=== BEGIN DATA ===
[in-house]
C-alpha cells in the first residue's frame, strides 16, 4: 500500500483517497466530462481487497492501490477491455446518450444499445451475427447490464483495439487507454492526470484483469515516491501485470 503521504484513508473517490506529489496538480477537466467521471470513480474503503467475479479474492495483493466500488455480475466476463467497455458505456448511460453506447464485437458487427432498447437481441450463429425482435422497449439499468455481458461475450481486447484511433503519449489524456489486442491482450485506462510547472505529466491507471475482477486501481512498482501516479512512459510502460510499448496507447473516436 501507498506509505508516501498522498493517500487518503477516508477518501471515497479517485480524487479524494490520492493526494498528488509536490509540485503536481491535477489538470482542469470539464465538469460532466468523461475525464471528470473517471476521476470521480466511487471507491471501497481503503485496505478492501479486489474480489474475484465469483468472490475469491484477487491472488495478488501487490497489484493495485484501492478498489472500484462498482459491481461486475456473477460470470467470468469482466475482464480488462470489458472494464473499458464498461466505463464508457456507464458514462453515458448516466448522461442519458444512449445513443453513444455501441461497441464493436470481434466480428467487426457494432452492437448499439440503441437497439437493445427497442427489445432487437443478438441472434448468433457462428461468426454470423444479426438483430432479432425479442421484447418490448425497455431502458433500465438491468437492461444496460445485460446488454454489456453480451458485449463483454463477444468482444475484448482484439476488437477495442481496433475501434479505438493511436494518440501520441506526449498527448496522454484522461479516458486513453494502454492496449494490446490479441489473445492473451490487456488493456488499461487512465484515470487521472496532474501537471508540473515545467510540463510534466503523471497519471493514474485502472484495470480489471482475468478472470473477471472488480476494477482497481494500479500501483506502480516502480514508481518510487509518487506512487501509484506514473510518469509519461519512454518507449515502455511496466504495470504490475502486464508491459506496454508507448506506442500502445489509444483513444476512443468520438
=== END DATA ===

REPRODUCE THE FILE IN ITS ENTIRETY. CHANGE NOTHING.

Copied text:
[in-house]
C-alpha cells in the first residue's frame, strides 16, 4: 500500500483517497466530462481487497492501490477491455446518450444499445451475427447490464483495439487507454492526470484483469515516491501485470 503521504484513508473517490506529489496538480477537466467521471470513480474503503467475479479474492495483493466500488455480475466476463467497455458505456448511460453506447464485437458487427432498447437481441450463429425482435422497449439499468455481458461475450481486447484511433503519449489524456489486442491482450485506462510547472505529466491507471475482477486501481512498482501516479512512459510502460510499448496507447473516436 501507498506509505508516501498522498493517500487518503477516508477518501471515497479517485480524487479524494490520492493526494498528488509536490509540485503536481491535477489538470482542469470539464465538469460532466468523461475525464471528470473517471476521476470521480466511487471507491471501497481503503485496505478492501479486489474480489474475484465469483468472490475469491484477487491472488495478488501487490497489484493495485484501492478498489472500484462498482459491481461486475456473477460470470467470468469482466475482464480488462470489458472494464473499458464498461466505463464508457456507464458514462453515458448516466448522461442519458444512449445513443453513444455501441461497441464493436470481434466480428467487426457494432452492437448499439440503441437497439437493445427497442427489445432487437443478438441472434448468433457462428461468426454470423444479426438483430432479432425479442421484447418490448425497455431502458433500465438491468437492461444496460445485460446488454454489456453480451458485449463483454463477444468482444475484448482484439476488437477495442481496433475501434479505438493511436494518440501520441506526449498527448496522454484522461479516458486513453494502454492496449494490446490479441489473445492473451490487456488493456488499461487512465484515470487521472496532474501537471508540473515545467510540463510534466503523471497519471493514474485502472484495470480489471482475468478472470473477471472488480476494477482497481494500479500501483506502480516502480514508481518510487509518487506512487501509484506514473510518469509519461519512454518507449515502455511496466504495470504490475502486464508491459506496454508507448506506442500502445489509444483513444476512443468520438